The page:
The primary responsibility of a news anchor is to present current events to an audience through a news broadcast. A dedicated news program and a general commitment to objectivity distinguish an anchor from a newscaster, who presents brief, bulletin-style reports both between and during other programming, and a commentator, who provides analysis and opinion. As broadcast journalists, news anchors are often directly involved in the compiling, writing and editing of the material they later present on-air. Additionally, news anchors may act as a public face for their networks.
News anchor is an apex position in the field of broadcast journalism, the peak of achievement for many journalists who envision themselves in front of the camera. As such, the position requires at least an undergraduate degree in journalism or communications as well as several years of practical experience. Undergraduate and graduate degree programs typically offer students internship opportunities to help meet minimum requirements by graduation. Aspiring anchors apply for open positions with a reel, a collection of recorded work that represents their abilities and personalities the way a portfolio would for a writer or artist. As with broadcast journalists of all specialties, aspiring anchors expect to begin their careers in positions of limited power in the small media market before working their ways into bigger cities and more competitive jobs.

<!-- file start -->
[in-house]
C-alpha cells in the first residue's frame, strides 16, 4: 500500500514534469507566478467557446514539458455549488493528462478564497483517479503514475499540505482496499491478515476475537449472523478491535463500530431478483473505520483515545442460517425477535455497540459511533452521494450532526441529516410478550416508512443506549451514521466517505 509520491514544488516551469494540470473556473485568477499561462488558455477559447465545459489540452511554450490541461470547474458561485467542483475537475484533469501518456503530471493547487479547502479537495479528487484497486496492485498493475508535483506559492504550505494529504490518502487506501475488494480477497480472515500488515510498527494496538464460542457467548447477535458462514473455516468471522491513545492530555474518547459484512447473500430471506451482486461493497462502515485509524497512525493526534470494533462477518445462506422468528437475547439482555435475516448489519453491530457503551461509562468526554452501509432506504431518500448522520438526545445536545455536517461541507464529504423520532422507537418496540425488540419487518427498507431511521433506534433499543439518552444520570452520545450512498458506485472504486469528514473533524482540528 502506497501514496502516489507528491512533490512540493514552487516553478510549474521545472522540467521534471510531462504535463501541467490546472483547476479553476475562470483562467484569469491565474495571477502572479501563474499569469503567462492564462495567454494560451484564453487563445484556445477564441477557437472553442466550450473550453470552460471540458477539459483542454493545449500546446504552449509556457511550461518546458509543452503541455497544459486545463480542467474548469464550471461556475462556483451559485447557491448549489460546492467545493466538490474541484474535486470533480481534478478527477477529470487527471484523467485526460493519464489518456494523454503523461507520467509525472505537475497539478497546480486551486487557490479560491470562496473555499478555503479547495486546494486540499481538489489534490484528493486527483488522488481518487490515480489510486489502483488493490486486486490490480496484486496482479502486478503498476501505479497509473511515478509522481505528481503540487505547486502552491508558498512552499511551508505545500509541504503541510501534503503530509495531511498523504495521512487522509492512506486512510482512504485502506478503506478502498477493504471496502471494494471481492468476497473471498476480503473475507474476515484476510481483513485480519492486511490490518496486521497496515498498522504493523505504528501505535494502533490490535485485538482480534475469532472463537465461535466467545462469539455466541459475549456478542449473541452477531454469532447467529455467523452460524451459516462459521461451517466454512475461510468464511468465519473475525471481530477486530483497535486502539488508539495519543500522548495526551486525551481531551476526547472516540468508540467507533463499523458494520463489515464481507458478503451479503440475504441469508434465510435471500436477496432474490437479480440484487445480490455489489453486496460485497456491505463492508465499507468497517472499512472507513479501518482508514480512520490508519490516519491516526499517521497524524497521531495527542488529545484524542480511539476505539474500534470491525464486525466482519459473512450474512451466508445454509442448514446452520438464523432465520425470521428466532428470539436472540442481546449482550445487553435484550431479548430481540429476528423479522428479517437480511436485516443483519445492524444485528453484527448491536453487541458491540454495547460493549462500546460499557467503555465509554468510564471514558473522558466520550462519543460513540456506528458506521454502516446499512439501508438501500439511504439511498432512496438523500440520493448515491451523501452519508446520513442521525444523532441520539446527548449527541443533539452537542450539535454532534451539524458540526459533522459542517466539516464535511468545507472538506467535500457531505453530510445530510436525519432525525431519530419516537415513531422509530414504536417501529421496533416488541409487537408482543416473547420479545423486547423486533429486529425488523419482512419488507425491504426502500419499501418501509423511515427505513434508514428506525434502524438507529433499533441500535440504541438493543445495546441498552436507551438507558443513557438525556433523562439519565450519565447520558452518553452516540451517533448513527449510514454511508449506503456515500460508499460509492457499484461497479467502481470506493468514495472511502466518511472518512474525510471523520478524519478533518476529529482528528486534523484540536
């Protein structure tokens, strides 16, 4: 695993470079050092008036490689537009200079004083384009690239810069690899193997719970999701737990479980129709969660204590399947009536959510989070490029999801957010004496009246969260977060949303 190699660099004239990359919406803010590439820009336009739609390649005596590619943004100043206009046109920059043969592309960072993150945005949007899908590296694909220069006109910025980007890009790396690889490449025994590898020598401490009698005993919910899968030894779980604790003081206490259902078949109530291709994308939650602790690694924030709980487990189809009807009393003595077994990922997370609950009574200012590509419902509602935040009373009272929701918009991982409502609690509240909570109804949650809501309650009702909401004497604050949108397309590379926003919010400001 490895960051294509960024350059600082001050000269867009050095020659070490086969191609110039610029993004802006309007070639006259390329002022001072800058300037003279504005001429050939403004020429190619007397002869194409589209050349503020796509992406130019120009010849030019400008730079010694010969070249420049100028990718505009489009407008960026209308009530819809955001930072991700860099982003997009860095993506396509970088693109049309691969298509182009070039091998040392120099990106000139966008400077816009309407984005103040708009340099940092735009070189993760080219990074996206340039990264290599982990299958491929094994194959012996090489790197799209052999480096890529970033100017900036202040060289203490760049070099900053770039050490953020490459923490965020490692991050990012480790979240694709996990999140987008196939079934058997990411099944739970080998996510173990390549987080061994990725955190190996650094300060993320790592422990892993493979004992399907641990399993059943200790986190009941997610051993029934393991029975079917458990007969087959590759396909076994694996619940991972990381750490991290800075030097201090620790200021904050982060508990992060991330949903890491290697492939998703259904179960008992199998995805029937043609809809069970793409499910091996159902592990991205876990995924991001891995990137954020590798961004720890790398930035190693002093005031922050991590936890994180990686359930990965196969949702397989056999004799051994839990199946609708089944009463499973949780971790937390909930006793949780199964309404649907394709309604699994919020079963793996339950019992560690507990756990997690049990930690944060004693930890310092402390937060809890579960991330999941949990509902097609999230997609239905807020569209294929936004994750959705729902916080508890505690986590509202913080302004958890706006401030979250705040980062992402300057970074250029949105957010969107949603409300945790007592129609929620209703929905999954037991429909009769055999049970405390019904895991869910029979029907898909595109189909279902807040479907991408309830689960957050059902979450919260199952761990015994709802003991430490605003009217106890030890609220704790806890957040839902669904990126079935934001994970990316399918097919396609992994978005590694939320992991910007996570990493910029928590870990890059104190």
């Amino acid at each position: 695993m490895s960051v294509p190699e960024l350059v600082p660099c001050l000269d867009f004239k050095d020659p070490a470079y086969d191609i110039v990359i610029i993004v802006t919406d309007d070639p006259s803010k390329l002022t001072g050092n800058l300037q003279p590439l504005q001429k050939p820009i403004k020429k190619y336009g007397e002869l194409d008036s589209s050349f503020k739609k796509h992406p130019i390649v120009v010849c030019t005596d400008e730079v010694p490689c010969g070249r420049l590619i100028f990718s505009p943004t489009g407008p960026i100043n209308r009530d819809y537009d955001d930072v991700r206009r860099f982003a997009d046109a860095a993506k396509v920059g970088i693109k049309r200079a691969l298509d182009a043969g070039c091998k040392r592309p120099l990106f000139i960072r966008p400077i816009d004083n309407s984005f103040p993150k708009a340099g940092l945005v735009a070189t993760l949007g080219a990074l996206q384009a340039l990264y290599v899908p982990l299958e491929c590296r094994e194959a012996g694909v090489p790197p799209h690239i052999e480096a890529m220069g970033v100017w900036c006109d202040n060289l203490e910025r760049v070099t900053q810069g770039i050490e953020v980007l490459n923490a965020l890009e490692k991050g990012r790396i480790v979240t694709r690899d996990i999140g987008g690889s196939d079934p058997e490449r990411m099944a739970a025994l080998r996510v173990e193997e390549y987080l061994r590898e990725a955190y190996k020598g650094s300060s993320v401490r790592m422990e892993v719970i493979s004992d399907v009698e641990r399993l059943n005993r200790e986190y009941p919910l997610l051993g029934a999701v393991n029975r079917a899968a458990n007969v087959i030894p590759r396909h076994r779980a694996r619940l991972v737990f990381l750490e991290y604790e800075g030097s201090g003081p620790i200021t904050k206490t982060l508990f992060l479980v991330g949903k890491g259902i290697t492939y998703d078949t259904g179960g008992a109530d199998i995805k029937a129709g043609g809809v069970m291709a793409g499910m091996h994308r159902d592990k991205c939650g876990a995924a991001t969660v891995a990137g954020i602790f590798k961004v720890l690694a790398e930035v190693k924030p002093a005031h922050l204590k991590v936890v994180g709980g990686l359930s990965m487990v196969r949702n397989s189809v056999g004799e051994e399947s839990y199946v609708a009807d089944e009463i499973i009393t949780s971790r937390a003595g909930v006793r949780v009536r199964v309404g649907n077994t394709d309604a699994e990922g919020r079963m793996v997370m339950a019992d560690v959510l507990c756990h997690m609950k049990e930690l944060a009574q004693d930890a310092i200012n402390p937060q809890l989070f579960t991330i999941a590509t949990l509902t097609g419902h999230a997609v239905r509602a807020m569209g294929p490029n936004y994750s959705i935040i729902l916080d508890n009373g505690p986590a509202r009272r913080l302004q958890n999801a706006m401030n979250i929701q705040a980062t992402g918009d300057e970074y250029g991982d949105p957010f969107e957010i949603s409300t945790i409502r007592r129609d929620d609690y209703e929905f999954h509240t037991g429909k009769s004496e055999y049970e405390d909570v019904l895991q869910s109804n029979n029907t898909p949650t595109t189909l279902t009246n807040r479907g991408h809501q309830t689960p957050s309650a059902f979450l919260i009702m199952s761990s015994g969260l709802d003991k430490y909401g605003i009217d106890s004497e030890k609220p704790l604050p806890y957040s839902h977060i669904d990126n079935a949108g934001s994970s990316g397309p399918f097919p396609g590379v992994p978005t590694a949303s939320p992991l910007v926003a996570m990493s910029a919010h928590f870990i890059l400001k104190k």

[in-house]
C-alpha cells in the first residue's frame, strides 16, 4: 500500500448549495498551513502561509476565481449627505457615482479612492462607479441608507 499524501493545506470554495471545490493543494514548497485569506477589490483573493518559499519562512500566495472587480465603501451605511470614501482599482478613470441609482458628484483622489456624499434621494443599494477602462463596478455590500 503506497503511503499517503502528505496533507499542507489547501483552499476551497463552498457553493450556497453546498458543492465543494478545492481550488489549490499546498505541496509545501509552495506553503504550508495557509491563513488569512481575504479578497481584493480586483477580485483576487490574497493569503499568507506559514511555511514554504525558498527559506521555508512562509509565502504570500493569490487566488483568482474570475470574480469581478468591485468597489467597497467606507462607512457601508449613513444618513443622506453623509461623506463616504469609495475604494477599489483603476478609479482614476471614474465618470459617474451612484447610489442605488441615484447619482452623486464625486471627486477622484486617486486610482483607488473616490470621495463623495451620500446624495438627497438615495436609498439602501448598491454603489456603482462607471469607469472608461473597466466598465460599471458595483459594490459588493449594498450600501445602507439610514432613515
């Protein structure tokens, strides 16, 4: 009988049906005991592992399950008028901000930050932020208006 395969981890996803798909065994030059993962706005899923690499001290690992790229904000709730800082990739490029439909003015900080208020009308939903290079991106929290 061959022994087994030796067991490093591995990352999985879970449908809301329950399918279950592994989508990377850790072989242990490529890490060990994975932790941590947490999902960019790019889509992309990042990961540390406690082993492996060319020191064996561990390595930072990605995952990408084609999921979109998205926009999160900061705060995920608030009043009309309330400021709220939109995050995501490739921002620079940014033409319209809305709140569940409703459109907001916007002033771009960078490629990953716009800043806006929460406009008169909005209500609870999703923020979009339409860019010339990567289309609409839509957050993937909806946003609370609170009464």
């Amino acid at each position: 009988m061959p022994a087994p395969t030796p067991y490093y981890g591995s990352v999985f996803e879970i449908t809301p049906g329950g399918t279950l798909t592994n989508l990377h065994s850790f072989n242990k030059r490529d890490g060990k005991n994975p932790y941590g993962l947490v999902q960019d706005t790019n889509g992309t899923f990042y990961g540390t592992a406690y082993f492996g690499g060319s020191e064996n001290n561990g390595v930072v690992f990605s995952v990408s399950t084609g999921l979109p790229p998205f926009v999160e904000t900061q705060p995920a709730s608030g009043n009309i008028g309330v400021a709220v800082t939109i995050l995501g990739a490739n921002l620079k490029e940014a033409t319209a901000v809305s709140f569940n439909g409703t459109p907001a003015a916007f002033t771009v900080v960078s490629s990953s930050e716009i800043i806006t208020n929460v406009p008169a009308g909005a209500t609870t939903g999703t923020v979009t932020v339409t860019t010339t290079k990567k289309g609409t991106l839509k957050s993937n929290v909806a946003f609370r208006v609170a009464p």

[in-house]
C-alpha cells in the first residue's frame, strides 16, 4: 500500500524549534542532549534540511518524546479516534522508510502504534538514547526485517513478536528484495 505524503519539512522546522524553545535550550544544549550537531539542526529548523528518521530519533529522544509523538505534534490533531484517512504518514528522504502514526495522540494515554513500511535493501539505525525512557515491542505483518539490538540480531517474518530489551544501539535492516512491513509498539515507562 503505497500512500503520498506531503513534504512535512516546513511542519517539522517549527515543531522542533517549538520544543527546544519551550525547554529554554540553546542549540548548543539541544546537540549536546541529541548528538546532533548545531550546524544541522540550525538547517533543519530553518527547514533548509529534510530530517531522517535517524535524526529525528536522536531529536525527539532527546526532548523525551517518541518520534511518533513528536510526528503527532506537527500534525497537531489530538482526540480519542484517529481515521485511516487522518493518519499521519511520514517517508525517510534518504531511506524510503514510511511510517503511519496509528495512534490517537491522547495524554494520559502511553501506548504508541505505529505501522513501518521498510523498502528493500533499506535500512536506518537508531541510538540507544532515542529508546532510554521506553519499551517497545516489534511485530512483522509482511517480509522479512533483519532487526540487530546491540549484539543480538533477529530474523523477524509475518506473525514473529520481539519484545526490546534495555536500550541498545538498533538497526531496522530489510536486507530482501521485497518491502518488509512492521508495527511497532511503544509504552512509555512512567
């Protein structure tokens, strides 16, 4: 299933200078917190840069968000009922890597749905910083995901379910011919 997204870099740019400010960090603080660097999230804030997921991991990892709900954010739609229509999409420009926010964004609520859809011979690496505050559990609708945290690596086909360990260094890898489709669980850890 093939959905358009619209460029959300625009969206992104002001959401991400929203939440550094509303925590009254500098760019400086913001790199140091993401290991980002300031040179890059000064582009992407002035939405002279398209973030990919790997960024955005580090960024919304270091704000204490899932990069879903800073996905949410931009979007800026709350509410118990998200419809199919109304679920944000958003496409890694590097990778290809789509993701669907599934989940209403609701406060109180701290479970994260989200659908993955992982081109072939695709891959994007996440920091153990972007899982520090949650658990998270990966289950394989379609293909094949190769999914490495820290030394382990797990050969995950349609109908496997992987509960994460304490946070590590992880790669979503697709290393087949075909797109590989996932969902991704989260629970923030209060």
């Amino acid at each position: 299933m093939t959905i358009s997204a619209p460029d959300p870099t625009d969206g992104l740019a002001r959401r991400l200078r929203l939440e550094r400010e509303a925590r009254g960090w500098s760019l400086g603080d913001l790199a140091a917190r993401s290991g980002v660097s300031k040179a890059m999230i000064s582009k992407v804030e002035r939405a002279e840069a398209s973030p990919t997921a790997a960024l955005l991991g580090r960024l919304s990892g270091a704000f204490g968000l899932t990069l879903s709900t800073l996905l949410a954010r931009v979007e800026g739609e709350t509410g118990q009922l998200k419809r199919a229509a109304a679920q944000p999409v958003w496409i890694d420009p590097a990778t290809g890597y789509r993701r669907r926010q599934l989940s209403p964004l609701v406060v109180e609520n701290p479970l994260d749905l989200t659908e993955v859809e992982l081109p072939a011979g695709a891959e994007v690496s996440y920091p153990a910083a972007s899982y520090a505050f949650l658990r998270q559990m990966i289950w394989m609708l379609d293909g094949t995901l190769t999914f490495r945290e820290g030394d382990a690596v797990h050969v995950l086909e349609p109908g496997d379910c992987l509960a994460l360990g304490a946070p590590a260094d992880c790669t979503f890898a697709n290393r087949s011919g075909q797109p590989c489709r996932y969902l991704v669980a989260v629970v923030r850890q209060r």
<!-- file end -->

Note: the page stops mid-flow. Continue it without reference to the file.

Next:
In addition to education and experience, an anchor must demonstrate a high level of poise in front of the camera, a professional appearance, excellent diction, an ability to collaborate with both an on-air partner and a sizable staff. While anchors typically read from a prepared script or teleprompter, an instinct for improvisation is necessary to interact with an ensemble of correspondents and guests. Additionally anchors are expected to collaborate with producers, who provide constant guidance throughout a broadcast through earpieces.